A study was published recently and a reader drew my attention to it, but there have also been a few others.

Blood pressure medicine may improve conversational skills of individuals with autism


An hour after administration, the researchers had a structured conversation with the participants, scoring their performance on six social skills necessary to maintain a conversation: staying on topic, sharing information, reciprocity or shared conversation, transitions or interruptions, nonverbal communication and maintaining eye contact. The researchers found the total communication scores were significantly greater when the individual took propranolol compared to the placebo.
"Though more research is needed to study its effects after more than one dose, these preliminary results show a potential benefit of propranolol to improve the conversational and nonverbal skills of individuals with autism," said Beversdorf

  

Effect of propranolol on verbal problem solving in autism spectrum disorder


Effect of Propranolol on Functional Connectivity in Autism Spectrum Disorder—A Pilot Study




Back to Channelopathies

There are 24,000 human genes, but a much more manageable number of ion channels.  For each ion channel or transporter, there is a gene that expresses it.

When ion channels malfunction, it is called a channelopathy.  Channelopathies are quite well researched and very common in autism.  Early on in this blog I simplified idiopathic classic autism with the following chart.

I suspect that people with channelopathies (Nav1.1, Nav1,2, Nav1.3) caused by dysfunctions in the genes SCN1A, SCN2A, SCN3A are the ones that will most benefit from Propranolol.

I suspect those people will already suffer terrible headaches and/or seizures.

These three channelopathies have been known to be associated with autism for ten years.









Nav1.1 / SCN1A


Migraine, other headaches
Epilepsy


Regular readers will know that Professor Catterall is the expert on sodium channels and here he is again below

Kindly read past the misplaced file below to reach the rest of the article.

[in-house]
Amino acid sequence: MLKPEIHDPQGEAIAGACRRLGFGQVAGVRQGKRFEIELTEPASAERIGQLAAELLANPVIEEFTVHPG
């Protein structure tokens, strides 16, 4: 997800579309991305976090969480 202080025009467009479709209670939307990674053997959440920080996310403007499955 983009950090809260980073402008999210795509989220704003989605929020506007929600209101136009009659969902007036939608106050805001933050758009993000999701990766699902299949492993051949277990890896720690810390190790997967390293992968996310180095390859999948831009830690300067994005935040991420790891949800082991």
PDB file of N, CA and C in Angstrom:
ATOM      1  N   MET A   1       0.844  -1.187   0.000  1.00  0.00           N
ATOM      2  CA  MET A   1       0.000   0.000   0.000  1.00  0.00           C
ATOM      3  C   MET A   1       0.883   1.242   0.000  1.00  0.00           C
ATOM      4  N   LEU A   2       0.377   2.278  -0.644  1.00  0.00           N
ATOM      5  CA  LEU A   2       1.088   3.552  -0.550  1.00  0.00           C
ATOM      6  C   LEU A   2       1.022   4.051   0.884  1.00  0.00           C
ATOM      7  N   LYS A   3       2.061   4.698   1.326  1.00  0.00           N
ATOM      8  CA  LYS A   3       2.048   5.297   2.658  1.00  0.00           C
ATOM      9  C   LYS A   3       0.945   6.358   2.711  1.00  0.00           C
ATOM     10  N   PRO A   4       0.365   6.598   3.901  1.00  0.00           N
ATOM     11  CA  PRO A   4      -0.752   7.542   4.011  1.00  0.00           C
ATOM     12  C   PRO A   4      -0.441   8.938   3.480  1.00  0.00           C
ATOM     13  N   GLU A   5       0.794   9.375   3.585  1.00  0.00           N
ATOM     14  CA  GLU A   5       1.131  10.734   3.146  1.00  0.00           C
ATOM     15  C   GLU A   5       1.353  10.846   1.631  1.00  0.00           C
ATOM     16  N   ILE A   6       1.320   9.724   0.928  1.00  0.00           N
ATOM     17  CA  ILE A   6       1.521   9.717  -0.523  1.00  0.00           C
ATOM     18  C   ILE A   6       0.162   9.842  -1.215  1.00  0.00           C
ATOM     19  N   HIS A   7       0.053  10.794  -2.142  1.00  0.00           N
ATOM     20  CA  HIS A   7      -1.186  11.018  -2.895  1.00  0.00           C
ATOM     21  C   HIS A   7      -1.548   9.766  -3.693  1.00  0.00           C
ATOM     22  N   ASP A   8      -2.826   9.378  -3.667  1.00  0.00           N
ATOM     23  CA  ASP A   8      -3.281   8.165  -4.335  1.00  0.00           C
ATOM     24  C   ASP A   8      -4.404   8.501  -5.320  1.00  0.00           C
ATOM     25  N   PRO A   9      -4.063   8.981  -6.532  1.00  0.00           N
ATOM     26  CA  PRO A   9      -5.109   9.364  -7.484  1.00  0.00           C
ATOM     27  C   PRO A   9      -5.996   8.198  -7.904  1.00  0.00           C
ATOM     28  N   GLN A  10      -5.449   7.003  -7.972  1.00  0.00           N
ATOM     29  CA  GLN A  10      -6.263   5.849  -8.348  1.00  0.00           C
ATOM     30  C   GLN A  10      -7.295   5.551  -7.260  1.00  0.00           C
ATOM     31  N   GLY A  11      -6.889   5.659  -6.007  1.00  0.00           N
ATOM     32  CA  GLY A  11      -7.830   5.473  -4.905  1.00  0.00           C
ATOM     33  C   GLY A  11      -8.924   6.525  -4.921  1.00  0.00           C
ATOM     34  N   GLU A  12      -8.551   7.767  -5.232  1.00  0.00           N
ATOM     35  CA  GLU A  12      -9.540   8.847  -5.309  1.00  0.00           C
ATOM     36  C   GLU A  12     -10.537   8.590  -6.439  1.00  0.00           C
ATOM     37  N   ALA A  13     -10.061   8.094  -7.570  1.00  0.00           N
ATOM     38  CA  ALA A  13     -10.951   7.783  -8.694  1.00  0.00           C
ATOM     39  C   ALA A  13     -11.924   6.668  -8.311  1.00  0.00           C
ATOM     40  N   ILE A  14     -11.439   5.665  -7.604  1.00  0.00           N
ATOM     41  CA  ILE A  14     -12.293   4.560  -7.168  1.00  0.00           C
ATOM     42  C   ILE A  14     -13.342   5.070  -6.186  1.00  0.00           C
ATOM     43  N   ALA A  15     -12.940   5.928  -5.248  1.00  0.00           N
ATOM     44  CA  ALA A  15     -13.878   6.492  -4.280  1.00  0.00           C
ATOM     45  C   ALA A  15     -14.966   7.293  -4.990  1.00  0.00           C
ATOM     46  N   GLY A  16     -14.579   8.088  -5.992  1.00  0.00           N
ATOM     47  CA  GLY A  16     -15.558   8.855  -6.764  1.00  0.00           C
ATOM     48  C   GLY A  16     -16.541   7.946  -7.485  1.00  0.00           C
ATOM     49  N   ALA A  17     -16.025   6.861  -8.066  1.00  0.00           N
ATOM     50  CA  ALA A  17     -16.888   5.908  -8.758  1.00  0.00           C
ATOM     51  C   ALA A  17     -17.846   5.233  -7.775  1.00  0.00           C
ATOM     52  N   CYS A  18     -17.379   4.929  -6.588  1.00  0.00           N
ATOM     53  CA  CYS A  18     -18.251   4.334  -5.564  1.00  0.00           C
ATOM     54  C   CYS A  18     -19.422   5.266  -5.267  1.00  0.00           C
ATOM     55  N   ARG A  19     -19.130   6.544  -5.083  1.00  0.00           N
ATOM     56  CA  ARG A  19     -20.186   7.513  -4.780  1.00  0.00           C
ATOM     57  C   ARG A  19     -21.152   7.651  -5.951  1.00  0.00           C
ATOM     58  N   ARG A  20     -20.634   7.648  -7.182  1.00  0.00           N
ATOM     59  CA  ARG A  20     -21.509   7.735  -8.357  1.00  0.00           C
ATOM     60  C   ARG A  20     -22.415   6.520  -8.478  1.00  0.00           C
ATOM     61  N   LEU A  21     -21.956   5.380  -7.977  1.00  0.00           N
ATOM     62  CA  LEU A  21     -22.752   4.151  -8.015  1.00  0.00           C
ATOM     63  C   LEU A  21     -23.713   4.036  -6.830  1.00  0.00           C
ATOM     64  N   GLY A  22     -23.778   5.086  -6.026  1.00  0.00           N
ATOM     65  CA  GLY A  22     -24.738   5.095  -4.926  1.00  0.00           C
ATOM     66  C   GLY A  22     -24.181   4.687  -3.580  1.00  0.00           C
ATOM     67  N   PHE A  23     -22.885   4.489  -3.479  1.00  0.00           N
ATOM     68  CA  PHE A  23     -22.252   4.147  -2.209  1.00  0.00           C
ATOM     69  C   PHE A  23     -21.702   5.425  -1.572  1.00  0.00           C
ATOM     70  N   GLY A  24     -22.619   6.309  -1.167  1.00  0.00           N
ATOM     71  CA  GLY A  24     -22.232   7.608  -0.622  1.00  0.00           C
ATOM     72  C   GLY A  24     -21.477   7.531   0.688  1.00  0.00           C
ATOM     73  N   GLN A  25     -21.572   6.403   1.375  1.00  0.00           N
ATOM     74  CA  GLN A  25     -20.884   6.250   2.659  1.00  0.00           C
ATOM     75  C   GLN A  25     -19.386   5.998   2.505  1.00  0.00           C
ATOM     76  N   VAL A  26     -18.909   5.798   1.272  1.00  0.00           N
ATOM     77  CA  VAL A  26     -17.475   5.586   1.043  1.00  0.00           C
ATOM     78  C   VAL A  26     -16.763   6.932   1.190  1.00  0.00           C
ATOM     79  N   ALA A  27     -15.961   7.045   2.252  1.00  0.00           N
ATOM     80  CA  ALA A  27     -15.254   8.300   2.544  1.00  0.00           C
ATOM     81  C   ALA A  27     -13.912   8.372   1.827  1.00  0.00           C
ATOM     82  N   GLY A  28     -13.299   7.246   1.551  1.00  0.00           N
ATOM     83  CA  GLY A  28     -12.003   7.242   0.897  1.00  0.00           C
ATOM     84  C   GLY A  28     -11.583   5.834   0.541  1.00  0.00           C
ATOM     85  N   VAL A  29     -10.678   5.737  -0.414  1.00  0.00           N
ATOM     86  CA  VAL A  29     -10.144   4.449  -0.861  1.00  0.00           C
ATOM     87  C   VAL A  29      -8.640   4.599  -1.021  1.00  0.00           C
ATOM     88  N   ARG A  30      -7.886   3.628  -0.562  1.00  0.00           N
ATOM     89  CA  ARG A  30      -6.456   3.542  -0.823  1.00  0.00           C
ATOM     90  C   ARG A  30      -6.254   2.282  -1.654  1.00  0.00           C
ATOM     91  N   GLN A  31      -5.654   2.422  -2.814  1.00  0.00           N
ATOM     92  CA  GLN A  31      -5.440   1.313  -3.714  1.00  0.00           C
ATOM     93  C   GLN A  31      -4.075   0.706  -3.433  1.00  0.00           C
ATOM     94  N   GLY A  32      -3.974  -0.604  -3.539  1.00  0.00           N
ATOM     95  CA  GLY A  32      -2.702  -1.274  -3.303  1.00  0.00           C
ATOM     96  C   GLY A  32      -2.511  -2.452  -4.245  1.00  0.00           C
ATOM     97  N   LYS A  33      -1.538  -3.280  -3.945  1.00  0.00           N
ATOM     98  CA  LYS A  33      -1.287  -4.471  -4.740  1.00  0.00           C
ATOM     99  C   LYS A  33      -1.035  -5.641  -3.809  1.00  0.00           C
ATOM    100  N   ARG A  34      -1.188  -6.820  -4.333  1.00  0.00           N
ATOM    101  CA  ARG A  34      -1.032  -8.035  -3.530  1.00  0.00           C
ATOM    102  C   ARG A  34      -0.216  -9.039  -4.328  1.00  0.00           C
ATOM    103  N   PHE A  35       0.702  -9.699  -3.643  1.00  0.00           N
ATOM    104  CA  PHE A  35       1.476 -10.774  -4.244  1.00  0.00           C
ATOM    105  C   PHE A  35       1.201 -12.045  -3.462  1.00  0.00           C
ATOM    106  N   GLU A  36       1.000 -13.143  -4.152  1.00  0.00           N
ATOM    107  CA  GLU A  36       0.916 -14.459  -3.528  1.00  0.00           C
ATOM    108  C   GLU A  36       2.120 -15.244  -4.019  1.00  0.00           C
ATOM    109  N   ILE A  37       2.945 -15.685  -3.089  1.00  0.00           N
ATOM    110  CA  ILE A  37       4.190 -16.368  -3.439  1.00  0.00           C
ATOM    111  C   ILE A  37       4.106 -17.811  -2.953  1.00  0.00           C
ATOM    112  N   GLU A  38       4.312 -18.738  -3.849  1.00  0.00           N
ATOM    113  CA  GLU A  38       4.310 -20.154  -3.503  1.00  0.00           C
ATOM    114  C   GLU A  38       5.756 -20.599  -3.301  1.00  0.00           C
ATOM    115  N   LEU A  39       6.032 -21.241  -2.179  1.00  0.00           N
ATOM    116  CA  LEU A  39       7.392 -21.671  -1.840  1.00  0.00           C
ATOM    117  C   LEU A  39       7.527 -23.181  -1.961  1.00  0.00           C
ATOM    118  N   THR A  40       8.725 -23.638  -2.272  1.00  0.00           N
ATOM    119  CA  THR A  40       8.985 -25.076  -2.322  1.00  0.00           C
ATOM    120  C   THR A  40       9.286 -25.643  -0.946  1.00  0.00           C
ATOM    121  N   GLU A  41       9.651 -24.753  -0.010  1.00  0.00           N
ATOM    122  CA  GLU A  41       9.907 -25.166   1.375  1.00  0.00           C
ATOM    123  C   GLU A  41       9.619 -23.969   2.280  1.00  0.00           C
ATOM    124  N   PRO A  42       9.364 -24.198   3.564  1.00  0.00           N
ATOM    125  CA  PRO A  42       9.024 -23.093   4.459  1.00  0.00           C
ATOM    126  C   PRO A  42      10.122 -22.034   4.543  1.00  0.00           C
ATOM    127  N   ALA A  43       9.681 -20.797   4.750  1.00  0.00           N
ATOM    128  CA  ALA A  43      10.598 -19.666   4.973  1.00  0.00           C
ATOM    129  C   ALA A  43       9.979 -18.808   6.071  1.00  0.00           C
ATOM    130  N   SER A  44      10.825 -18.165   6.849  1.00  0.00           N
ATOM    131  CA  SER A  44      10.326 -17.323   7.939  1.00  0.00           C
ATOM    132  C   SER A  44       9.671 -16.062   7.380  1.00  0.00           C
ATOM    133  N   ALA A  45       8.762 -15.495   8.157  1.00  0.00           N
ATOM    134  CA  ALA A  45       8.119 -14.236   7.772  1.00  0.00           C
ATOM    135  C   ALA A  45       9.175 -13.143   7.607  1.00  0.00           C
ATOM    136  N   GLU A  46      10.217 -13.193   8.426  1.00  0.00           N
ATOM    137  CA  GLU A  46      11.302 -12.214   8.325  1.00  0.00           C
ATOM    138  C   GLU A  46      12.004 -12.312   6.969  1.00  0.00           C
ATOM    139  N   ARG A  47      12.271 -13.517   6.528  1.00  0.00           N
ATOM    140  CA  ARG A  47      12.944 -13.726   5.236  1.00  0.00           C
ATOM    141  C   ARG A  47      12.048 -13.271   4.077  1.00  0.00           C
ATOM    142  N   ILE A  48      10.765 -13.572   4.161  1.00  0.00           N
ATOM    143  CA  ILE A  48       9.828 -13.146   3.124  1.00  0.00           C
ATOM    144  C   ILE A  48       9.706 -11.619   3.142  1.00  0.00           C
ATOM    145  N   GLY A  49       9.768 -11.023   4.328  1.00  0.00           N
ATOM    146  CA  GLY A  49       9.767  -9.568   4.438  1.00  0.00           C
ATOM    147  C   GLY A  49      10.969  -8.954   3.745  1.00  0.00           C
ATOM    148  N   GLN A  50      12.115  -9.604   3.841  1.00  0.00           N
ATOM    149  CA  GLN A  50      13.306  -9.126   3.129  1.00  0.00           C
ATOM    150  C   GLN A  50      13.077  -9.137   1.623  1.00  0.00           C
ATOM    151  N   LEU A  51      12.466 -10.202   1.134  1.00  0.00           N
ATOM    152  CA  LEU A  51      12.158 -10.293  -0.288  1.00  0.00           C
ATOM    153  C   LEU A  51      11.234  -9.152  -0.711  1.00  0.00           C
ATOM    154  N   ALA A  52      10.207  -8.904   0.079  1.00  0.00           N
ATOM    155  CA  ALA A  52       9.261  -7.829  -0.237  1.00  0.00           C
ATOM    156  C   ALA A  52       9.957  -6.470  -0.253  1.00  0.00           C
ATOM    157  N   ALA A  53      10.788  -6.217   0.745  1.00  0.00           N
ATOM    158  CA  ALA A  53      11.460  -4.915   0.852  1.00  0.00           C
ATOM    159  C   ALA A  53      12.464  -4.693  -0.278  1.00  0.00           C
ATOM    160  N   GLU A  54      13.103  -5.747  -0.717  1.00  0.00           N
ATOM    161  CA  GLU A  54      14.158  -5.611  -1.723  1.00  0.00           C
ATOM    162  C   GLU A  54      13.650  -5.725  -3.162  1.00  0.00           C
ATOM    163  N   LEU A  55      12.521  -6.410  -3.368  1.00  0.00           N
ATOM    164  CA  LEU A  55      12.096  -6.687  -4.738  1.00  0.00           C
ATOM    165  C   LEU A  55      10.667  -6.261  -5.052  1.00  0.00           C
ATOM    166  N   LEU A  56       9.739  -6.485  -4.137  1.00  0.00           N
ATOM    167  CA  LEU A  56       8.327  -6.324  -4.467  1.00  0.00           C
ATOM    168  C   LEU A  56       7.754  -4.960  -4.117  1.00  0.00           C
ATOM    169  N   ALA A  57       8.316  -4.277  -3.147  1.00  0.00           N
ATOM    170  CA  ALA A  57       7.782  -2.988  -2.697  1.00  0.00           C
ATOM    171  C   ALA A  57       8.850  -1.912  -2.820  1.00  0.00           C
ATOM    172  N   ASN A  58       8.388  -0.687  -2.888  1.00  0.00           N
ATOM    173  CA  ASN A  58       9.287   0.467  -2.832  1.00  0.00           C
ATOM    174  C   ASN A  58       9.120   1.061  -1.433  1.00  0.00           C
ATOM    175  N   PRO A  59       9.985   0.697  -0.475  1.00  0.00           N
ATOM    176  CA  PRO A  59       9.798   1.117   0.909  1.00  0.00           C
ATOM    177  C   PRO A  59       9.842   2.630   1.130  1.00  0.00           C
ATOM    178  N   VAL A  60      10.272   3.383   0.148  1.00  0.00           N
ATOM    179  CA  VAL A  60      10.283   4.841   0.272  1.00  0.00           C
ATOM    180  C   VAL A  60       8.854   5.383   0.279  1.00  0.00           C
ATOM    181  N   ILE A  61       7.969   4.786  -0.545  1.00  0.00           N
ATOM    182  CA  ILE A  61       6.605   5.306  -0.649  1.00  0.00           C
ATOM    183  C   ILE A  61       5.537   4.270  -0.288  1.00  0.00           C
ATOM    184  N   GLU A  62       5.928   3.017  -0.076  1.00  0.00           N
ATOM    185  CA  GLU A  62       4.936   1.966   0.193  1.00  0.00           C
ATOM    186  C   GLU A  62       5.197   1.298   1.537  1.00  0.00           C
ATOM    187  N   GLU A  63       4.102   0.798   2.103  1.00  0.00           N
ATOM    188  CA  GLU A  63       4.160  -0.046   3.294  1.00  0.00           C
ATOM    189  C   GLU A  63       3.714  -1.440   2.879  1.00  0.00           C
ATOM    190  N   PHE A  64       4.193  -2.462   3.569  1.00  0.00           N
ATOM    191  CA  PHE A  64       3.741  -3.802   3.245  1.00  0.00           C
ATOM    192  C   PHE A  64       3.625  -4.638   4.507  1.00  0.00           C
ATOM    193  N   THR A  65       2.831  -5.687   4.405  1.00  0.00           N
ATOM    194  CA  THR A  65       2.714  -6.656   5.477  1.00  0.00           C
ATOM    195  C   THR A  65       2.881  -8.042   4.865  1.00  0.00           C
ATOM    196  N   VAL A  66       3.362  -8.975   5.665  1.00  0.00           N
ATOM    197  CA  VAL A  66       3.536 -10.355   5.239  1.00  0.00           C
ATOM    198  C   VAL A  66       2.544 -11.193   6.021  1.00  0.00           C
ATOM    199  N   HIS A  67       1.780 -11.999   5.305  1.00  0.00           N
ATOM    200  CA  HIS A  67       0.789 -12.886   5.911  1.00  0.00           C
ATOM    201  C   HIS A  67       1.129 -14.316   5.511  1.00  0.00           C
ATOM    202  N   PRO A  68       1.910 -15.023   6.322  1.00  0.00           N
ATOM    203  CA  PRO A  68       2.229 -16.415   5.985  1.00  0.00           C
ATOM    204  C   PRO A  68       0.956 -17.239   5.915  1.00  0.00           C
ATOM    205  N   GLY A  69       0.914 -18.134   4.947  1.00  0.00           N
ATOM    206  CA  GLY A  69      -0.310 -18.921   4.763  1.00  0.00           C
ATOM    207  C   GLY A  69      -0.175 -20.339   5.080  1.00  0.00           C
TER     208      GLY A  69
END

Nav1.2 / SCN2A

http://ghr.nlm.nih.gov/gene/SCN2A

Epileptic encephalopathy, early infantile, 11 (EIEE11): An autosomal dominant seizure disorder characterized by neonatal or infantile onset of refractory seizures with resultant delayed neurologic development and persistent neurologic abnormalities. Patients may progress to West syndrome, which is characterized by tonic spasms with clustering, arrest of psychomotor development, and hypsarrhythmia on EEG


Nav1.3 / SCN3A


neuronal hyperexcitability and epilepsy 

         Novel SCN3A variants associated with focal epilepsy in             children.





Nav1.5 / SCN5A

http://ghr.nlm.nih.gov/gene/SCN5A

Mainly heart conditions, since this ion channel is expressed mainly in the heart.




Autism and Nav1.1, Nav1.2, Nav1.3

For many years it has been known that the hundreds of variations in the genes SCN1A, SCN2A and SCN3A are associated with autism.  So we can consider them pretty well established autism genes.

Clearly any drug affecting expression of those genes, or affecting the ion channels they express, should be a target autism drug.






Conclusion

Some people with autism and severe headaches, or epilepsy, have an underlying sodium channelopathy.  Sodium channel blockers are not as well understood/ developed as calcium channel blockers.

In some cases, but maybe not all, this should be detectable by genetic testing of the genes SCN1A, SCN2A and SCN3A.

If you live in a country that does not bother with genetic testing, you might want to fall back on trial and error and discuss Propranolol with your doctor.

Did all the people with Asperger’s, in the recent study, who became more conversational after a single dose of Propranolol, have problems with Nav1.1, Nav1.2 or Nav1.3 ?  I doubt it.  The other commonly known effects of Propranolol should also play a role.

But for a sub-set of people with Strictly Defined Autism, Propranolol might be hugely beneficial.  Perhaps Professor Catterall should investigate?